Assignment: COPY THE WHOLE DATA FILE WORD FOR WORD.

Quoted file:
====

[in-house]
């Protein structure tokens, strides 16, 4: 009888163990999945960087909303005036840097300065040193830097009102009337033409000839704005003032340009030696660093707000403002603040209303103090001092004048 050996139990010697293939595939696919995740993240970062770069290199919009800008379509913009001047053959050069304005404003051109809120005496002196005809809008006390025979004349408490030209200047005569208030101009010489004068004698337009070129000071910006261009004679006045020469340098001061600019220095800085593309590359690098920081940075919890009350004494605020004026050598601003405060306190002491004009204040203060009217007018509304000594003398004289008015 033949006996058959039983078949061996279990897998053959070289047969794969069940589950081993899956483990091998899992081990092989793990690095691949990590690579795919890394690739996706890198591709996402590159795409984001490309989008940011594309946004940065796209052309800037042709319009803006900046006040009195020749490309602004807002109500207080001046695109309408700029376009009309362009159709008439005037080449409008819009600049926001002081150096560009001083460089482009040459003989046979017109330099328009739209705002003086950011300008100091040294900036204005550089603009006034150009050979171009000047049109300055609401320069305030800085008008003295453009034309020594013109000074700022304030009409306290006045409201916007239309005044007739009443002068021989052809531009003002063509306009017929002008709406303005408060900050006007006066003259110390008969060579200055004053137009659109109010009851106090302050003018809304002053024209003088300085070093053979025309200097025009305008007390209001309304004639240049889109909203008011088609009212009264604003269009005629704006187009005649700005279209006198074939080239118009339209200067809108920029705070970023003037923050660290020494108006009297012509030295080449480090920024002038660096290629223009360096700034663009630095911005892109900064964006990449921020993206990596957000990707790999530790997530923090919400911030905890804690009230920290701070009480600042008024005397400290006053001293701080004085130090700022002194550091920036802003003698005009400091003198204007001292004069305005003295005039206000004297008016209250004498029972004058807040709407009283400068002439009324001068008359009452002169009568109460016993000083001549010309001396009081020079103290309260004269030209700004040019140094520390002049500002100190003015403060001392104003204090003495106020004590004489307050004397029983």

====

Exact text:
[in-house]
């Protein structure tokens, strides 16, 4: 009888163990999945960087909303005036840097300065040193830097009102009337033409000839704005003032340009030696660093707000403002603040209303103090001092004048 050996139990010697293939595939696919995740993240970062770069290199919009800008379509913009001047053959050069304005404003051109809120005496002196005809809008006390025979004349408490030209200047005569208030101009010489004068004698337009070129000071910006261009004679006045020469340098001061600019220095800085593309590359690098920081940075919890009350004494605020004026050598601003405060306190002491004009204040203060009217007018509304000594003398004289008015 033949006996058959039983078949061996279990897998053959070289047969794969069940589950081993899956483990091998899992081990092989793990690095691949990590690579795919890394690739996706890198591709996402590159795409984001490309989008940011594309946004940065796209052309800037042709319009803006900046006040009195020749490309602004807002109500207080001046695109309408700029376009009309362009159709008439005037080449409008819009600049926001002081150096560009001083460089482009040459003989046979017109330099328009739209705002003086950011300008100091040294900036204005550089603009006034150009050979171009000047049109300055609401320069305030800085008008003295453009034309020594013109000074700022304030009409306290006045409201916007239309005044007739009443002068021989052809531009003002063509306009017929002008709406303005408060900050006007006066003259110390008969060579200055004053137009659109109010009851106090302050003018809304002053024209003088300085070093053979025309200097025009305008007390209001309304004639240049889109909203008011088609009212009264604003269009005629704006187009005649700005279209006198074939080239118009339209200067809108920029705070970023003037923050660290020494108006009297012509030295080449480090920024002038660096290629223009360096700034663009630095911005892109900064964006990449921020993206990596957000990707790999530790997530923090919400911030905890804690009230920290701070009480600042008024005397400290006053001293701080004085130090700022002194550091920036802003003698005009400091003198204007001292004069305005003295005039206000004297008016209250004498029972004058807040709407009283400068002439009324001068008359009452002169009568109460016993000083001549010309001396009081020079103290309260004269030209700004040019140094520390002049500002100190003015403060001392104003204090003495106020004590004489307050004397029983």